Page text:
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Chance encounter, injury recoveries define Eddie Davis III's career

Feb. 6, 2018

HATTIESBURG, Miss. -- Sometimes you do not know when your life will change in an instant. Southern Miss redshirt-junior forward Eddie Davis III knows it all too well, from his final game as a recruit to becoming an upperclassman.

Rewind to Summer 2014.

"At the time, I was actually committed to a junior college," Davis said. "I was about to sign the papers but decided to play the AAU circuit (in Las Vegas) and finish it out and see what would happen. In my last game, Coach [Doc] Sadler offered me. I scored like 26 points and had 14 rebounds, three blocks, just a lot of energy being my last AAU game and against high schoolers."

It was an equally-chance encounter for Sadler.

"It was my last day of recruiting, and I was just in the gym watching a lot of guys playing," Sadler said. "I didn't even go there to watch him play. He did real well and I knew we needed a guy like that. We had a player at Iowa State named Georges Niang who I thought Eddie could be like, and Eddie just shot the ball so well. With the offense we were running, I felt he could fit in with that. We were both fortunate I was at that last game."

Davis was signed, sealed and delivered to Hattiesburg, where he admits he knew almost nothing about the school besides watching one of the team's recent NIT games.

Fast-forward to November 17, 2014, when the Golden Eagles were taking on Troy in Reed Green Coliseum.

"I tore my labrum and bicep tendon," Davis said. "I didn't know it would be for the year, because I didn't know much about shoulder dislocations, but I knew then that something was wrong with the left shoulder. After that, I was just at home working on my studies."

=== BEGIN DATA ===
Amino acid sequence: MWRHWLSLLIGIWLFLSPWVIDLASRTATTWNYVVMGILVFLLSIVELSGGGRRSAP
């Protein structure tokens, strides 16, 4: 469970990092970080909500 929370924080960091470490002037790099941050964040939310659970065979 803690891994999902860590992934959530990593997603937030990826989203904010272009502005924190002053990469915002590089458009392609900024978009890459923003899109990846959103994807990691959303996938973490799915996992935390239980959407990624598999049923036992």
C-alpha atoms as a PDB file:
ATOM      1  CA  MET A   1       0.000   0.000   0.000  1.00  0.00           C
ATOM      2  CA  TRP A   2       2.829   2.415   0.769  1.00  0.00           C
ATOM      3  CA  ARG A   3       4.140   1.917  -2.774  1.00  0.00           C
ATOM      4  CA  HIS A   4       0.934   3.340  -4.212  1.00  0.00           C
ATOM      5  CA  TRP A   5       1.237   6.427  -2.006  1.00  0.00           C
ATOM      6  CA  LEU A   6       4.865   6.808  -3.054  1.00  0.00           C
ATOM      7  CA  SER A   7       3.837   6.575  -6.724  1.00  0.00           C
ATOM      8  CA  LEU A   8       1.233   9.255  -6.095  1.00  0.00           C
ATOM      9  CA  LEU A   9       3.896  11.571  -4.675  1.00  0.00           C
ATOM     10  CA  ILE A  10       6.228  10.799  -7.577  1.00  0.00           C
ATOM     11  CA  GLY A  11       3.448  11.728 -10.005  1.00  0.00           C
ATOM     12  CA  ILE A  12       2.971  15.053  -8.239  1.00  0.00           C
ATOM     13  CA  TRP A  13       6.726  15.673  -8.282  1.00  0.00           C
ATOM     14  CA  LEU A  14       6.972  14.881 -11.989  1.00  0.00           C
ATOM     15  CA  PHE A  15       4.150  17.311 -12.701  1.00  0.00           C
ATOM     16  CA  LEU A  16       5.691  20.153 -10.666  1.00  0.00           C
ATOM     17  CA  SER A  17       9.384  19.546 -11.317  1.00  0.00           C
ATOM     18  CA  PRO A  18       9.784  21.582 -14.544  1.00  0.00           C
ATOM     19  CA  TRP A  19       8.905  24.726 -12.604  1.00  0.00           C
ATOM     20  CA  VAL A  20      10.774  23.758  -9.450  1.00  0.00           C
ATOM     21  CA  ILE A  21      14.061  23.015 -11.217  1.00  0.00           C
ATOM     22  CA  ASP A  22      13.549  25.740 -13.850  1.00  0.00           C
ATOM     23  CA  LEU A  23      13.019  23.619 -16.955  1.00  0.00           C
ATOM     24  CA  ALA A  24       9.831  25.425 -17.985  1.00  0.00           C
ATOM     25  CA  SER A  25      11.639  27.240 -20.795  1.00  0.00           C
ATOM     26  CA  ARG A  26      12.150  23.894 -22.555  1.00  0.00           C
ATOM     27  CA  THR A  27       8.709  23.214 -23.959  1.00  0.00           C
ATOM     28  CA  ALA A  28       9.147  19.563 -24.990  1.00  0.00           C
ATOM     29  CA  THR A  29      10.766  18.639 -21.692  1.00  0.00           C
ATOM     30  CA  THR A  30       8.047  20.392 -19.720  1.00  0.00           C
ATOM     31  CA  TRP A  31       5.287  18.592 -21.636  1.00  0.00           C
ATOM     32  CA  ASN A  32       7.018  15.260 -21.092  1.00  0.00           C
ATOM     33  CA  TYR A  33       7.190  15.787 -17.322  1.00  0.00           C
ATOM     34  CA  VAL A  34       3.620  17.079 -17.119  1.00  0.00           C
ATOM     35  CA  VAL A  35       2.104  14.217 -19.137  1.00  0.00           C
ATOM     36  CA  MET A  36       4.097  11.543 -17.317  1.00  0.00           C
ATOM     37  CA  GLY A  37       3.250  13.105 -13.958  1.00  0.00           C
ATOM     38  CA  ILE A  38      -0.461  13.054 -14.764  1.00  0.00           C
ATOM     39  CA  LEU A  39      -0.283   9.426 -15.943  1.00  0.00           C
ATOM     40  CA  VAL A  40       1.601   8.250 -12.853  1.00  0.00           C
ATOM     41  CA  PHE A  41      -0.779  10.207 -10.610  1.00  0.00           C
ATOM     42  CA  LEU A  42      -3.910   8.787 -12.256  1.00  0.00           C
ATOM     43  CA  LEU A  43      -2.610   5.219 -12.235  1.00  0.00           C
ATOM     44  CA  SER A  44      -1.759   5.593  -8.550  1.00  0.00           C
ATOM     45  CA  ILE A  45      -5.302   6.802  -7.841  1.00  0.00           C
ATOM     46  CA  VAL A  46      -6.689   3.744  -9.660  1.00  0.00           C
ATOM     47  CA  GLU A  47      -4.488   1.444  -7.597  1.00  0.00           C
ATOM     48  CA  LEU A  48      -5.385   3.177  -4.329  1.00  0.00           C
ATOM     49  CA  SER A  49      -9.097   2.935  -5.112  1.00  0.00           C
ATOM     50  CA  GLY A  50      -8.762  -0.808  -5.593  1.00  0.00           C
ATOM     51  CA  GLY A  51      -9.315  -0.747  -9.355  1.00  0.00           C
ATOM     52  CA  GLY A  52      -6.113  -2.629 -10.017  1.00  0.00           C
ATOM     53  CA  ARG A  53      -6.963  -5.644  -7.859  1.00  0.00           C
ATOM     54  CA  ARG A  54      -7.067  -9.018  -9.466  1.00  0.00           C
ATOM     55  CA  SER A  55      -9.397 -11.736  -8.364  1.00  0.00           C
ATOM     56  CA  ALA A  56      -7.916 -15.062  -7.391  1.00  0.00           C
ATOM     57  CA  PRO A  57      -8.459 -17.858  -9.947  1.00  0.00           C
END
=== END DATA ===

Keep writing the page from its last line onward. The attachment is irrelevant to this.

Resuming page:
Times were tough as Davis was forced to rehab his injury all the way into the following July. But a new year was ahead. Then, deja vu on Dec. 1, 2015, also against Troy.

"I played nine games and had a stress fracture in my foot," Davis said. "My foot didn't feel right. We did x-rays and that's when I knew my best option was to sit out for the year. He said I'd most likely break it if I kept playing on it."

It devastated the young gun, who felt he was finally coming around not only health-wise, but in his performance too.

"What made it different was the first year I wasn't quite in the main rotation," Davis said. "I really was in a groove my sophomore year, scoring and feeling good about myself. It was like climbing a mountain and getting set back 20 feet and trying to start all over again."

Just how far was that slip?

"Especially with the shoulder, I couldn't do anything after surgery," Davis said. "I gained about 10 pounds, got heavy and had to run a lot. As soon as you're cleared, you have to run twice as much every day. Yuji [Katsuta, the team's trainer] killed me on the bike. That goes back with [former Golden Eagle point guard who also battled injuries] Khari Price going through that. Everything seems so much harder, the simplest tasks, like squeezing a ball.